In the question of whether or not APIs should quote spliced values, the answer is...
Only if you ask it to ...but... make it really easy to ask.
Previously this was considered to be undesirable:
const char *spelling = rebSpell(rebQ(word));
To mitigate that, instead go ahead and offer a "Q" version of every variadic evaluating API:
const char *spelling = rebSpellQ(word)
You can choose either way, and you can also switch back and forth with rebQ() to add a quoting level to your splices and rebU() to remove one.
Looks good enough AND makes people feel in control
People may grumble when
rebValue("append [copy reduce]", word); acts like:
do compose [append [copy reduce] (word)]
Though they may grumble...at least they'd understand. On the other hand, they might get pretty mad if they get ['10 '20] out of the following if x and y are plain INTEGER!
REBVAL *coordinate = rebValue("reduce [", x, y, "]");
This is why I think the Q is important to have somewhere . If they'd used
rebValueQ(), they feel more like "oh, I asked for that...didn't I!"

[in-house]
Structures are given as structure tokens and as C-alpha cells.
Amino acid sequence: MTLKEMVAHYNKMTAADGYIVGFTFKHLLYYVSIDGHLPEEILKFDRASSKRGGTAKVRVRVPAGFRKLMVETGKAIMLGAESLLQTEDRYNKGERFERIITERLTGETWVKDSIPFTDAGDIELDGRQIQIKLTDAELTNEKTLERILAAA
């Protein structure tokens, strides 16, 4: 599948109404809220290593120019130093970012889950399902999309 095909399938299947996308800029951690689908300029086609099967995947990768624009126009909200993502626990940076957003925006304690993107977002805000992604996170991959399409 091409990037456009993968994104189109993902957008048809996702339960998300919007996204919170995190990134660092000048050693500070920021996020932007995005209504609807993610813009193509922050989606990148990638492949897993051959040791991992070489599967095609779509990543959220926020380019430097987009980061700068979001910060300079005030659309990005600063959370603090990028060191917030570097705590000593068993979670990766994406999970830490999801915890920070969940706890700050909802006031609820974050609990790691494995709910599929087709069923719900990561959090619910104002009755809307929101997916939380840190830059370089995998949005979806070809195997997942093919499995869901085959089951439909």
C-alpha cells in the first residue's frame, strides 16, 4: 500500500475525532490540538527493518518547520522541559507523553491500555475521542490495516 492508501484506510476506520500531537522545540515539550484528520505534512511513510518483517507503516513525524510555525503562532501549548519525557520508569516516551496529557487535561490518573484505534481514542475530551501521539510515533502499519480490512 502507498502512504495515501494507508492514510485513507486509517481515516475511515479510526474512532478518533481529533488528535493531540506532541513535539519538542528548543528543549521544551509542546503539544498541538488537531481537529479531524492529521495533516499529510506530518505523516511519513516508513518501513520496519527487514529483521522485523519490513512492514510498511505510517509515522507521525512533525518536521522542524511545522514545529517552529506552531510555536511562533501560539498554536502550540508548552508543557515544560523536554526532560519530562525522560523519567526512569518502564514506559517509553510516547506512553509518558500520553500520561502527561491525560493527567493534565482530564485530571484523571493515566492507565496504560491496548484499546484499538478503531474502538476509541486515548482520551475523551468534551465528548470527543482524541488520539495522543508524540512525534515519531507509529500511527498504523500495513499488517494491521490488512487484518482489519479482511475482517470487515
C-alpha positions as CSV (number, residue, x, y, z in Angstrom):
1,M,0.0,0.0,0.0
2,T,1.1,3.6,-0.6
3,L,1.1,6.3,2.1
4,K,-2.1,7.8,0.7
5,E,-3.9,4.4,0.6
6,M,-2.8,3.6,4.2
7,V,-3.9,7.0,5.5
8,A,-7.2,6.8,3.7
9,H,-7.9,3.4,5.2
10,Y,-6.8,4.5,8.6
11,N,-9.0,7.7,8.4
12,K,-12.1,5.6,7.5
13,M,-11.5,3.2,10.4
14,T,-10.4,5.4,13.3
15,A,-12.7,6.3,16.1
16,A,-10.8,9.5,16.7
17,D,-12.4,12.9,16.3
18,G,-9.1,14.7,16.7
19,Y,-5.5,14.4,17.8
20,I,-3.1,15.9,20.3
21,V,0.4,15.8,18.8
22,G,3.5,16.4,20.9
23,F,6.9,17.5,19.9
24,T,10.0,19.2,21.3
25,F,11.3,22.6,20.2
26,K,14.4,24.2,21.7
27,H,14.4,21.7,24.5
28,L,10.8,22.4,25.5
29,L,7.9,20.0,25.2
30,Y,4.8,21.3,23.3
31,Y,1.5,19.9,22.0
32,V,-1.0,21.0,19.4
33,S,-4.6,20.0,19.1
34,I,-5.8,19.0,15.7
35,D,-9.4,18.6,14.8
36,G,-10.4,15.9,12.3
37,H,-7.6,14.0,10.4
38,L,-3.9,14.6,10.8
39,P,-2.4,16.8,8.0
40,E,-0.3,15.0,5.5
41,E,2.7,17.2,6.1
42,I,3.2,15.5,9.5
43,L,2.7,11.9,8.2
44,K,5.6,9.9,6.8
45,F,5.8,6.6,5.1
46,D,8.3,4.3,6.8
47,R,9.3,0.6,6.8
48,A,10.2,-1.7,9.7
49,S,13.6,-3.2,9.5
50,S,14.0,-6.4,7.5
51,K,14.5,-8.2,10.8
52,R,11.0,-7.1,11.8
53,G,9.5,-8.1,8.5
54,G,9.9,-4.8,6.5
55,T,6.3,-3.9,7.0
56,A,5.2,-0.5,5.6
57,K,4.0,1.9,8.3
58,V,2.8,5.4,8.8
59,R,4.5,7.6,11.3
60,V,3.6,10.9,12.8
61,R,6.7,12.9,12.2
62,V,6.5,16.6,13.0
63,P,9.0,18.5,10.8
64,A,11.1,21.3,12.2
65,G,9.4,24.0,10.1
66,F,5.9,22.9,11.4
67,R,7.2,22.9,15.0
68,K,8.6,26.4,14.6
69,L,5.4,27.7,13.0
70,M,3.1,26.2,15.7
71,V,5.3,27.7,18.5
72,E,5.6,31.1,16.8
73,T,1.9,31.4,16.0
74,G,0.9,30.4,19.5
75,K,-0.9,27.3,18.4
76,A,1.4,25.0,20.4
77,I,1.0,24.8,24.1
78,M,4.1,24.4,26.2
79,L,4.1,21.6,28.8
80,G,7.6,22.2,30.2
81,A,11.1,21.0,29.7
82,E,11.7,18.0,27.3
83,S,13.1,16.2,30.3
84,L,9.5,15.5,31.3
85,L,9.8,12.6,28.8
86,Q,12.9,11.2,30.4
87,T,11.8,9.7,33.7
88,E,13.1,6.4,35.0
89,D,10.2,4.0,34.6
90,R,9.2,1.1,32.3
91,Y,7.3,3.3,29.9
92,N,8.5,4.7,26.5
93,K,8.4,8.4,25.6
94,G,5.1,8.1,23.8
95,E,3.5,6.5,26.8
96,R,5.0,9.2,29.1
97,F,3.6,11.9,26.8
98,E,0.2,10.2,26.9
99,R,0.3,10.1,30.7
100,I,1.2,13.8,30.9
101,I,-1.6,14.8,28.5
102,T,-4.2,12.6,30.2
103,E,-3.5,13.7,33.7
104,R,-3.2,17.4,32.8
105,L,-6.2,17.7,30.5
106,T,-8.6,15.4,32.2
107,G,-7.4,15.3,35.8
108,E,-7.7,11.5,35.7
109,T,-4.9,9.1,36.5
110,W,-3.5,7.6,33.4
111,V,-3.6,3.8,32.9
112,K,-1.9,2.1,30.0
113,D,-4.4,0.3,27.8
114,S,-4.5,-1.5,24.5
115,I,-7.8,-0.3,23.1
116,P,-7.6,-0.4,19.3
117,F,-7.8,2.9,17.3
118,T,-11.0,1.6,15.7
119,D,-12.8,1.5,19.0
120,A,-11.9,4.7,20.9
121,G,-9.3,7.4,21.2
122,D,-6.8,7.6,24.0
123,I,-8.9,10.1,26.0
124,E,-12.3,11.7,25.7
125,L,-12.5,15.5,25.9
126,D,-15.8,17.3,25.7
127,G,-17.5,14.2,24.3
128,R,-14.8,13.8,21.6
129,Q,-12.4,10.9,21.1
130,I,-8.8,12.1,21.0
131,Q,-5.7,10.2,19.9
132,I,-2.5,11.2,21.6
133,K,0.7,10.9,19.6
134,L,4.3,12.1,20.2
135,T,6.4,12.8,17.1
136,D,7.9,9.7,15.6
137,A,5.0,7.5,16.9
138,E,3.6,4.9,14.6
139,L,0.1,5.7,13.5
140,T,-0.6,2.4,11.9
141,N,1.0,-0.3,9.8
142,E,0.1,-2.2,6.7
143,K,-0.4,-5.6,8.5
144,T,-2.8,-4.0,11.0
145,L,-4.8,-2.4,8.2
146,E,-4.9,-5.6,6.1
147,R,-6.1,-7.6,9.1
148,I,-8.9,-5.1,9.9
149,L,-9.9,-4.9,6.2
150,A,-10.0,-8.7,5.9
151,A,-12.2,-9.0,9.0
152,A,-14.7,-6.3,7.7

So the way I look at it is that if someone studies the issues and decides they want to use the Q APIs by default and never touch the non-Q ones, then that's their business. If someone goes the other way, they can do that. But I think looking at what kind of code you're writing and choosing appropriately makes the most sense...which was the direction I'd been headed in.
COMPOSE may be able to benefit from this, too
COMPOSE can use .QUOTE (today, /QUOTE) as a "predicate" to tell it to quote the things it put in slots:
>> word: first [print] >> compose .quote [append [copy reduce] (word)] == [append [copy reduce] 'print]
Though it's pretty lightweight as is to say
'(...) on your slots instead of just
(...), you still might want a specialization for this if you had a lot of them. Maybe called composeQ to line up with the API (I've wondered about doing mixed-case names like that, as I'm not crazy about
In any case, working with compose lately got me seeing it through the lens of "how much better do you expect a C API to a language to be than the language itself." I think it's gotten to right about where it can be, and at this point there's more value in having the API stable than in tweaking it more. So this is what I'm ready to commit to for Beta/One.